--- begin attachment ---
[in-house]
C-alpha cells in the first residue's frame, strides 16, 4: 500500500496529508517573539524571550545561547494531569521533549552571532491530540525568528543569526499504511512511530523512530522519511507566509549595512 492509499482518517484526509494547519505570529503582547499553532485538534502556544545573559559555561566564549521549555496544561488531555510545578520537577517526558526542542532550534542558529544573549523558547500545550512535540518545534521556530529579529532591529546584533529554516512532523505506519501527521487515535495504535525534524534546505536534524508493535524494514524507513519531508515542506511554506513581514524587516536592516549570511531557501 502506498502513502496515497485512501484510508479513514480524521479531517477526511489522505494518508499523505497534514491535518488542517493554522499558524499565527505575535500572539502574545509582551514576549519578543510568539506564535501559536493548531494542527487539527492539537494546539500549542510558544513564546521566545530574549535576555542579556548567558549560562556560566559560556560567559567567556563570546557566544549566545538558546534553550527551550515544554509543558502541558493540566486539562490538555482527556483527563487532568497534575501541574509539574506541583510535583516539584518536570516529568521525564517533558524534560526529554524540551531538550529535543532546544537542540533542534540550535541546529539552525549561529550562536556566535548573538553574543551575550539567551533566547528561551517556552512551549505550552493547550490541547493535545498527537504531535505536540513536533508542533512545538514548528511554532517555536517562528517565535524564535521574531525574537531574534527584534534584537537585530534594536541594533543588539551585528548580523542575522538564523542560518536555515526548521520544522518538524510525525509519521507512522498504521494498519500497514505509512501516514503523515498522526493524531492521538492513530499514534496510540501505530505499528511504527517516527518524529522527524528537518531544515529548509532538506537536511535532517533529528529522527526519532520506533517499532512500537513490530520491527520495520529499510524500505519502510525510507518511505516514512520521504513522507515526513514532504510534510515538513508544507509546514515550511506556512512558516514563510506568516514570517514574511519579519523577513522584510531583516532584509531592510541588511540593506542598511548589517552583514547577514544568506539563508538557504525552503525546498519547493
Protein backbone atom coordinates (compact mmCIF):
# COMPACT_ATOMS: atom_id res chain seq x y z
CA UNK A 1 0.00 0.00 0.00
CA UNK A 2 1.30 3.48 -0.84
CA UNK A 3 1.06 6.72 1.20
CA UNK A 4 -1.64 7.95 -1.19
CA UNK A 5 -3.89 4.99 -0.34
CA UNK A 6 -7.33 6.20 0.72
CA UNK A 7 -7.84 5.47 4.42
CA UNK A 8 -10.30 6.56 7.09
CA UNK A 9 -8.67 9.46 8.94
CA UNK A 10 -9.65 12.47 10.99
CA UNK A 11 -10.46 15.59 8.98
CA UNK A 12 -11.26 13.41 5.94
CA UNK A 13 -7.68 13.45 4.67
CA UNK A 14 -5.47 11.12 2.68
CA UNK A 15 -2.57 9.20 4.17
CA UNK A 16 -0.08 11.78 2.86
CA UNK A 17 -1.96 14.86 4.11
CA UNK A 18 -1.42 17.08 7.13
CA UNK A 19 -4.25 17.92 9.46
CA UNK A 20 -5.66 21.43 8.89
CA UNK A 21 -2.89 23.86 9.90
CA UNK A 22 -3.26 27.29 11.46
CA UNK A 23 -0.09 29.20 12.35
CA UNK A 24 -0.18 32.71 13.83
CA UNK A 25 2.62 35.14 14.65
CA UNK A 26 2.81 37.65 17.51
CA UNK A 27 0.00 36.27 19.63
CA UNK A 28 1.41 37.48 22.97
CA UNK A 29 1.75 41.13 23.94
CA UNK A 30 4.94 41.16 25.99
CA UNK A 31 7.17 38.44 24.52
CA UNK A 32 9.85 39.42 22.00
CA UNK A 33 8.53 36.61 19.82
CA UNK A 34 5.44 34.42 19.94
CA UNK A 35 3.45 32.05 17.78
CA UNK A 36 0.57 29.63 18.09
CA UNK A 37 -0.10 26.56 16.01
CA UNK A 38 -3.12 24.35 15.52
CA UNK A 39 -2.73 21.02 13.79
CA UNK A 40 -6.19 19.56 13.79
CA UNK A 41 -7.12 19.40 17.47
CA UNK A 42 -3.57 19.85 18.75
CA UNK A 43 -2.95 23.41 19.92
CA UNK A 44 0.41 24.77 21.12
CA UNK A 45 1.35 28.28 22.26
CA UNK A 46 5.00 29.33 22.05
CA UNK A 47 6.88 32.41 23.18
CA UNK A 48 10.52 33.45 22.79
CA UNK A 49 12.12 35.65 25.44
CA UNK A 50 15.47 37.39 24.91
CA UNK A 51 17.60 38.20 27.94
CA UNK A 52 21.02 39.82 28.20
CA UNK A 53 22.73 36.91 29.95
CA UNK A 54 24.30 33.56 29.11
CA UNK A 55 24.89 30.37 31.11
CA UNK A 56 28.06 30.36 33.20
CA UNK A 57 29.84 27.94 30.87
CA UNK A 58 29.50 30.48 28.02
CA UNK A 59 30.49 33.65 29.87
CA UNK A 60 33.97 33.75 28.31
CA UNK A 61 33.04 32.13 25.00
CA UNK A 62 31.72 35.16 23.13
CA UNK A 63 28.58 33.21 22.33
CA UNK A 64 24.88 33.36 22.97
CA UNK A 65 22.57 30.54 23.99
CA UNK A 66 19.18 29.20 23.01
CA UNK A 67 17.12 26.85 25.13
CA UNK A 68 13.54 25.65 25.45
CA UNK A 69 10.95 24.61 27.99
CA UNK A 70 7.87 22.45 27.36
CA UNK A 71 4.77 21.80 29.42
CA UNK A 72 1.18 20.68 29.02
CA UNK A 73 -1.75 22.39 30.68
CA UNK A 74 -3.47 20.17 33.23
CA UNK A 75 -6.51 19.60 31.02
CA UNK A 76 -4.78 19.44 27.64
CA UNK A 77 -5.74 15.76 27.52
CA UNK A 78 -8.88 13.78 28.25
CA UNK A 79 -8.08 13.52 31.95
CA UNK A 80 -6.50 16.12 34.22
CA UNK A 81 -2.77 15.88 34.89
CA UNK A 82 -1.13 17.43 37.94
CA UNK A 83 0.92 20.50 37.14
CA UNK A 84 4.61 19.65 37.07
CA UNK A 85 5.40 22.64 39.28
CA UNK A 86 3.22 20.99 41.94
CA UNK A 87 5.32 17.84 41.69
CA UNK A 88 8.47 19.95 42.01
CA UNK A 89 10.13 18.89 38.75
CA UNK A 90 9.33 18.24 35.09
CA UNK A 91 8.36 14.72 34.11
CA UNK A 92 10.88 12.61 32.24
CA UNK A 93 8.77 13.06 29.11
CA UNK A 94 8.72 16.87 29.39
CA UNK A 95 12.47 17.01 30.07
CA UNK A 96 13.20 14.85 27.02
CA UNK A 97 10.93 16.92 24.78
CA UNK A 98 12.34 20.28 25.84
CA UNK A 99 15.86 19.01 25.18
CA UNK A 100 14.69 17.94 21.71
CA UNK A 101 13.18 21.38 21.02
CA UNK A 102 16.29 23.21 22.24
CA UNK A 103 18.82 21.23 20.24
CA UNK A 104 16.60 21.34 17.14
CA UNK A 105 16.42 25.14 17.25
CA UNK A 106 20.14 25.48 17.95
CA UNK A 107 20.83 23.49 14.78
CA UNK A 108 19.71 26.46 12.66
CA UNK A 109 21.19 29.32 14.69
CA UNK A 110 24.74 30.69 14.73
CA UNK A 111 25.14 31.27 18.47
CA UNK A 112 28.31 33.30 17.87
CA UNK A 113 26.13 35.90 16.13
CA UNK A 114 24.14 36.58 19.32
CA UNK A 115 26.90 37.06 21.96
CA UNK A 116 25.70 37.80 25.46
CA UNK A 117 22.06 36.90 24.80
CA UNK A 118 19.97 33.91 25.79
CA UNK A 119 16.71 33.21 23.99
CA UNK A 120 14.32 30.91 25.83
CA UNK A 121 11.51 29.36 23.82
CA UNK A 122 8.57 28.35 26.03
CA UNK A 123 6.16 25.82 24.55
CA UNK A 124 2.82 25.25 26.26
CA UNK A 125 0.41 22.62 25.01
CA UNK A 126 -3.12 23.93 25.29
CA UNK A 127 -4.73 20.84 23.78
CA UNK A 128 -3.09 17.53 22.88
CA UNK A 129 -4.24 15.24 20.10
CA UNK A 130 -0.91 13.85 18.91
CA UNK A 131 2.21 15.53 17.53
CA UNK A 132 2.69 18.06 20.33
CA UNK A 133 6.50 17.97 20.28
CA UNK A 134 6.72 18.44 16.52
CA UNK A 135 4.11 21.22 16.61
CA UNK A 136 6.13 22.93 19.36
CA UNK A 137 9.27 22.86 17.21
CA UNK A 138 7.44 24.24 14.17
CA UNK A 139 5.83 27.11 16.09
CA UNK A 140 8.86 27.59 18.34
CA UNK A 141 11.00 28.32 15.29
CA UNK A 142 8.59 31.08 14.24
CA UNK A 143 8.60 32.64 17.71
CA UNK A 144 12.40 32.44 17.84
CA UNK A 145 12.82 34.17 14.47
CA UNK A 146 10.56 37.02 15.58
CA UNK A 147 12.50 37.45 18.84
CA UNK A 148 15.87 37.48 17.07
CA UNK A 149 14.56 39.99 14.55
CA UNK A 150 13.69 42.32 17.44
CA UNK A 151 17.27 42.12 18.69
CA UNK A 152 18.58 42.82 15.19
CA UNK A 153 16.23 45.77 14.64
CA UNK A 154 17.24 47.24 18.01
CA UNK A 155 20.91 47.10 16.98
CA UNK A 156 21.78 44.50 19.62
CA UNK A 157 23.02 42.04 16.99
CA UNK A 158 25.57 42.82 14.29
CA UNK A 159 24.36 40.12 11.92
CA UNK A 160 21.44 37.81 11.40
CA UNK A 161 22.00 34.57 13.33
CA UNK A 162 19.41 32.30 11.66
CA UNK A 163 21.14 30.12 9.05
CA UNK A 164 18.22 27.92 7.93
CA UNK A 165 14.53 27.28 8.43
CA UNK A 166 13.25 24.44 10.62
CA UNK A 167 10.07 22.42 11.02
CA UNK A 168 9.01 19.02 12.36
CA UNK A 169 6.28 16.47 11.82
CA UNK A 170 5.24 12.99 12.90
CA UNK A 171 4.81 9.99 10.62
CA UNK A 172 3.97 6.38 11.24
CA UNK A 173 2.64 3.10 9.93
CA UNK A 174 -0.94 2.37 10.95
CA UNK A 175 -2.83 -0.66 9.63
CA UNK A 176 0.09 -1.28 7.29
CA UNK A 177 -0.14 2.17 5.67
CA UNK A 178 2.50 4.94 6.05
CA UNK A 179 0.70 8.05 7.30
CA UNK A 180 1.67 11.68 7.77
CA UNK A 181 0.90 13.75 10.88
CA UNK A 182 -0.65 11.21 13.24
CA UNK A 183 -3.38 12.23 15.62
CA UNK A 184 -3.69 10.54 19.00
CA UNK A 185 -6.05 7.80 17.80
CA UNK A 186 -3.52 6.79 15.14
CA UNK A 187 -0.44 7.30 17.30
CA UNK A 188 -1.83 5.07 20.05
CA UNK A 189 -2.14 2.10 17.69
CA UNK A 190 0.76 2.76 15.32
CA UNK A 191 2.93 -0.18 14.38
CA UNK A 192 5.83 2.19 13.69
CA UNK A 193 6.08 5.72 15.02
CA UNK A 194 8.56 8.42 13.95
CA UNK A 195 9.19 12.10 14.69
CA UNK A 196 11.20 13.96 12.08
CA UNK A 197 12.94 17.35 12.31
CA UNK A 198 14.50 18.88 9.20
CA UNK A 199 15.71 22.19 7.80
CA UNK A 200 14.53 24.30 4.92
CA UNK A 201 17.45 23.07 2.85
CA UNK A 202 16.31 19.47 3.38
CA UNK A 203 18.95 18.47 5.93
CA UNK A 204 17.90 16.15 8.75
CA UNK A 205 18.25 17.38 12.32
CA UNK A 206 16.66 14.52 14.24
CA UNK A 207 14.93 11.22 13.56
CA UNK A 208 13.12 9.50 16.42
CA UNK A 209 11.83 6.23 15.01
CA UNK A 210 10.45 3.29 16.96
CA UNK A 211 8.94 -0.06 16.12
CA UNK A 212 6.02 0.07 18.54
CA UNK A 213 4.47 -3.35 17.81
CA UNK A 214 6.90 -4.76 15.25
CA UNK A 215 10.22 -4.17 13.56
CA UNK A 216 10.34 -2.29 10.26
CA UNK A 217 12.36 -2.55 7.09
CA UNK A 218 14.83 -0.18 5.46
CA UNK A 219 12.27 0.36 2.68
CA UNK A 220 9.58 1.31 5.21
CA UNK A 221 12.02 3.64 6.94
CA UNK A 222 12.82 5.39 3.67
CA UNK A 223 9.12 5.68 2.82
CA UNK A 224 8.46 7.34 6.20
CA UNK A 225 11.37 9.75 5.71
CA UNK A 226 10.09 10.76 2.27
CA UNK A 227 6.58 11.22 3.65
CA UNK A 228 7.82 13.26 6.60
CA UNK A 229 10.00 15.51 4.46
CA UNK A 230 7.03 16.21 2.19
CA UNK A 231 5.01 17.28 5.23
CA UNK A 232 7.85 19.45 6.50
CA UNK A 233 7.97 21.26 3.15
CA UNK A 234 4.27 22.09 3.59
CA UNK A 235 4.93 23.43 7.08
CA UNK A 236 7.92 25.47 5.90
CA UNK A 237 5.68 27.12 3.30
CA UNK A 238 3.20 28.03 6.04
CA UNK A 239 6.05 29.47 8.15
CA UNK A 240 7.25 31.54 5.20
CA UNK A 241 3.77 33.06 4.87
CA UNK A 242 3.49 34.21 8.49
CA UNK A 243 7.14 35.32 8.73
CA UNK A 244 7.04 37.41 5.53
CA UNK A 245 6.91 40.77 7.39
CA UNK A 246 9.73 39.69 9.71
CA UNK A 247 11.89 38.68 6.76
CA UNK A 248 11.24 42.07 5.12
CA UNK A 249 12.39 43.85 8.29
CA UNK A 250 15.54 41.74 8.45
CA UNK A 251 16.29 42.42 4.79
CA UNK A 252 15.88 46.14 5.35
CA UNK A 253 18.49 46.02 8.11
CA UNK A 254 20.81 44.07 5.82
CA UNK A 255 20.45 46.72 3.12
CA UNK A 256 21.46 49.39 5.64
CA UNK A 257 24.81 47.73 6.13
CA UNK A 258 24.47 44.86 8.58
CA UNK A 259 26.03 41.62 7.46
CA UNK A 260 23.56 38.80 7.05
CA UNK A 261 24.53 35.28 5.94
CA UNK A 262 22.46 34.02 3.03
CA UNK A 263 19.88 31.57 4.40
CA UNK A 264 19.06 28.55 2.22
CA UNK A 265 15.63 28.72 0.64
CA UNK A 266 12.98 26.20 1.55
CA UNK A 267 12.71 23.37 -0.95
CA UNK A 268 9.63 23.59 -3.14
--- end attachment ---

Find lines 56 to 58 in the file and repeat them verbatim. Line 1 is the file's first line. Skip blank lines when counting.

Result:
CA UNK A 52 21.02 39.82 28.20
CA UNK A 53 22.73 36.91 29.95
CA UNK A 54 24.30 33.56 29.11